In his new book, pioneering British neurosurgeon ponders the end of his own life and his work in Nepal and Ukraine
CAPTION:LEARNING BY DOING: Henry Marsh training Nepali surgeons at the Neuro Hospital in Bansbari, Kathmandu.
Henry Marsh began his 2014 memoir Do No Harm with a startling confession: ‘I often have to cut into brains and it is something I hate doing.’
Honest and sparing to a fault, he recounted his failures rather than his much more numerous successes which still haunt him. Now retired from the British National Health Service, Marsh’s new work Admissions looks inwards: pondering the end of his own life, and recounting his post-retirement work in Ukraine and Nepal.
In Kathmandu, he works with his friend Upendra Devkota (‘Dev’) a fellow trainee in London 30 years ago, at the Neuro Hospital in Maharjaganj. He finds a city still trying to find its feet a year after the 2015 earthquake.
‘There is a rawness, a directness to life here with intense and brilliant colors, which was lost in wealthy countries a long time ago,” he writes. Noticing a faded poster outside an NGO office, he observes: ‘All the world wants to help Nepal and vast sums of aid have been lavished on the country, yet much of it seems to have disappeared without trace, leaving only faded signs and notice-boards behind.’
Nepal, he finds ‘is a tragic mess ... the politics of the country is largely the politics of patronage and corruption’ and yet ‘as an outsider, it is almost impossible not to fall in love with the land and its people.’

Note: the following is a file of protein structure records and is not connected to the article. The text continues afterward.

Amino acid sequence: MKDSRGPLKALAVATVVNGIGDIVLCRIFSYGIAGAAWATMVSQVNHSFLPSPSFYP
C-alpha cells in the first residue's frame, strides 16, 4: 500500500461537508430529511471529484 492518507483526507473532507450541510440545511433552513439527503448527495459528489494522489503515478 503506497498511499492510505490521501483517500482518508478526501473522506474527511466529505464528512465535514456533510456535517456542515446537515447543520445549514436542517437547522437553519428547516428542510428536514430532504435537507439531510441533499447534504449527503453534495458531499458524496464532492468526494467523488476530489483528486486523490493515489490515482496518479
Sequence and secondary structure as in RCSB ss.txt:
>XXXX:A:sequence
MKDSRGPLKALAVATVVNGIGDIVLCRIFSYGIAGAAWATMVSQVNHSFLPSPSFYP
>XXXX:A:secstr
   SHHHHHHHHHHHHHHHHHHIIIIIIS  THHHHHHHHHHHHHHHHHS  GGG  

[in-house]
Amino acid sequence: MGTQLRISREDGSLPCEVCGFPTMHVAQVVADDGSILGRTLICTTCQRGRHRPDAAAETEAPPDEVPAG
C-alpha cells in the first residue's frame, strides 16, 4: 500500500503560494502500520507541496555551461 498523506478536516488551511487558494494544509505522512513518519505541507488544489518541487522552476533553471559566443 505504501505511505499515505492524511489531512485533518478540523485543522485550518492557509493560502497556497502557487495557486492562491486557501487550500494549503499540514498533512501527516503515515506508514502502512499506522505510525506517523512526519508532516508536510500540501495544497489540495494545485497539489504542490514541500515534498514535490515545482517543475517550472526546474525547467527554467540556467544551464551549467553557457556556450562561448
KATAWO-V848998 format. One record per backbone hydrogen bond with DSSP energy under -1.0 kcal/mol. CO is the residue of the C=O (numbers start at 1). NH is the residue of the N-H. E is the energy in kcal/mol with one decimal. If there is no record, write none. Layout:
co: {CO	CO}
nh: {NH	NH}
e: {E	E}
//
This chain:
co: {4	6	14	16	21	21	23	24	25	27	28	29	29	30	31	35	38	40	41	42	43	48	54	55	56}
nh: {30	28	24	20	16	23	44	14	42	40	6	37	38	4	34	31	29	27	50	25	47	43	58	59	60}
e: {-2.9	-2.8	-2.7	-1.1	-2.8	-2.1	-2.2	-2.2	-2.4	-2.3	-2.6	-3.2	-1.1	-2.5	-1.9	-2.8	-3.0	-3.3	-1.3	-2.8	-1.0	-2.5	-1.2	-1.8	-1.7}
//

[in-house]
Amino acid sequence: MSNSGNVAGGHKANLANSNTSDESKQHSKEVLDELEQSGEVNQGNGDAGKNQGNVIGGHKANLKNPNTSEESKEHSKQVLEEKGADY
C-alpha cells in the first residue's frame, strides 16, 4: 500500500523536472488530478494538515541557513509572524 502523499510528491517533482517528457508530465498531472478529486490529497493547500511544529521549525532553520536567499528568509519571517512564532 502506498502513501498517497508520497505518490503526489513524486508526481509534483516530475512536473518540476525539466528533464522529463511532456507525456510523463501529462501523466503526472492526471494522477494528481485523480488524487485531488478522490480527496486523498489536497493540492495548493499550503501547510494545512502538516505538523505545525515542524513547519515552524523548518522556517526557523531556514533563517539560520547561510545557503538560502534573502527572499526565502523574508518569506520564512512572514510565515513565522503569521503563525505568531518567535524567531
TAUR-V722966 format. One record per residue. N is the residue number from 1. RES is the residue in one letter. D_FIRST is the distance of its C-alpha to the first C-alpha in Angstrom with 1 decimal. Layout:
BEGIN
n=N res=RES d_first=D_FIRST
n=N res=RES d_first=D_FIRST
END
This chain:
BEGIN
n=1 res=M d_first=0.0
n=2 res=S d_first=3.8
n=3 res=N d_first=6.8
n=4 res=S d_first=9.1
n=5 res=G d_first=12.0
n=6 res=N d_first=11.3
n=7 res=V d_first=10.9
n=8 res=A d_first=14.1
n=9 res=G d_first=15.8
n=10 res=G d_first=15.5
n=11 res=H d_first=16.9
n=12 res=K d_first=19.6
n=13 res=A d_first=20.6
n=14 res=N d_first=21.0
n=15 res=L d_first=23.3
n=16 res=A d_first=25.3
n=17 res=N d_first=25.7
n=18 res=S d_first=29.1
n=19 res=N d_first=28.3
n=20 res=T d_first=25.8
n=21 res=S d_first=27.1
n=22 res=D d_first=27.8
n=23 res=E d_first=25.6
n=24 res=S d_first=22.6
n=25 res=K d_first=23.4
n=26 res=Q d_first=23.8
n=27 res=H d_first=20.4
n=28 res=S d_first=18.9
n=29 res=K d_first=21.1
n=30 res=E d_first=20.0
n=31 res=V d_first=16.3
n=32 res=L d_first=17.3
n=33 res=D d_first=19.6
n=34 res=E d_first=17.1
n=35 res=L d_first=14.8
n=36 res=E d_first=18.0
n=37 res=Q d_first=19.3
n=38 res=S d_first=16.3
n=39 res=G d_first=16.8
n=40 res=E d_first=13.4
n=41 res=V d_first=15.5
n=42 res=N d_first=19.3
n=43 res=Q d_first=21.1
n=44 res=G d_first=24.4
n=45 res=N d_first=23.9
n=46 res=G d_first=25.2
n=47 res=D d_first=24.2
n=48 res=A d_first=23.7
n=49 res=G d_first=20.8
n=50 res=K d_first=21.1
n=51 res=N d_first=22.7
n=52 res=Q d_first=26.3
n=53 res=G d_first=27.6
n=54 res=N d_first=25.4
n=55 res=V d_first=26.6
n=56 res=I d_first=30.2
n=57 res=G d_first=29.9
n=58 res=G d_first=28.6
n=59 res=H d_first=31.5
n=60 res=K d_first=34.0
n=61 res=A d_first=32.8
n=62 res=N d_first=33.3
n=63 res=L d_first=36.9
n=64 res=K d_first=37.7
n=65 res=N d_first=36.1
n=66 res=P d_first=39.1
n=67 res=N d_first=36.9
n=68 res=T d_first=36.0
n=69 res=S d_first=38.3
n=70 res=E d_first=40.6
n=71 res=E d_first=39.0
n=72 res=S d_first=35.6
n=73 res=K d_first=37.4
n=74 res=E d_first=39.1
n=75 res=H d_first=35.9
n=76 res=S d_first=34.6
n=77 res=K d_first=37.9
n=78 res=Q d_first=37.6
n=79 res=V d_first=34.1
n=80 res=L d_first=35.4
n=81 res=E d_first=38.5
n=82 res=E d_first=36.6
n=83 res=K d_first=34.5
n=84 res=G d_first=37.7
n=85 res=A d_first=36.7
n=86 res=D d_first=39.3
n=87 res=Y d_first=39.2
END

Working in Nepal can be both exhilarating and frustrating. He finds the junior doctors and registrars ‘very polite and respectful. If they do not know the answer to a question, they find it quite impossible to admit this. Rather than say no, they will stand speechless. The silence can last for many minutes and makes teaching very difficult.’
Most patients come with outsized expectations ‘hoping for an instant cure, and with an exaggerated faith in medicines, perhaps connected to their belief in prayer and sacrifice.’
Due to poor primary care brain tumors are much larger than in the West and treatment is more difficult and dangerous. And yet, the surgeons are under tremendous pressure to operate even though the patient will end up in a vegetative state or worse.
‘Only in America have I seen so much treatment devoted to so many people with such little chance of making a useful recovery,’ he muses.
He marvels at Upendra Devkota single-handedly establishing and running a world class hospital and his relentless pace of work: ‘Dev does almost all the major operating himself. In six weeks working in Kathmandu I saw more major operations than I would have done in six months in London,” he adds.
Neuro Hospital’s outpatient clinic is full of doctors, receptionists, relatives and patients and Devkota is like a ‘king surrounded by courtiers and petitioners’. He also ventures out of Kathmandu to a free Health Camp in Devkota’s native Gorkha. It is a formidable undertaking carrying equipment to run operating theaters,
laboratories, and a pharmacy. Here the atmosphere is that of a curious mix of a small hospital and a country fair. Some patients have walked for days to make it to the clinic with serious ailments.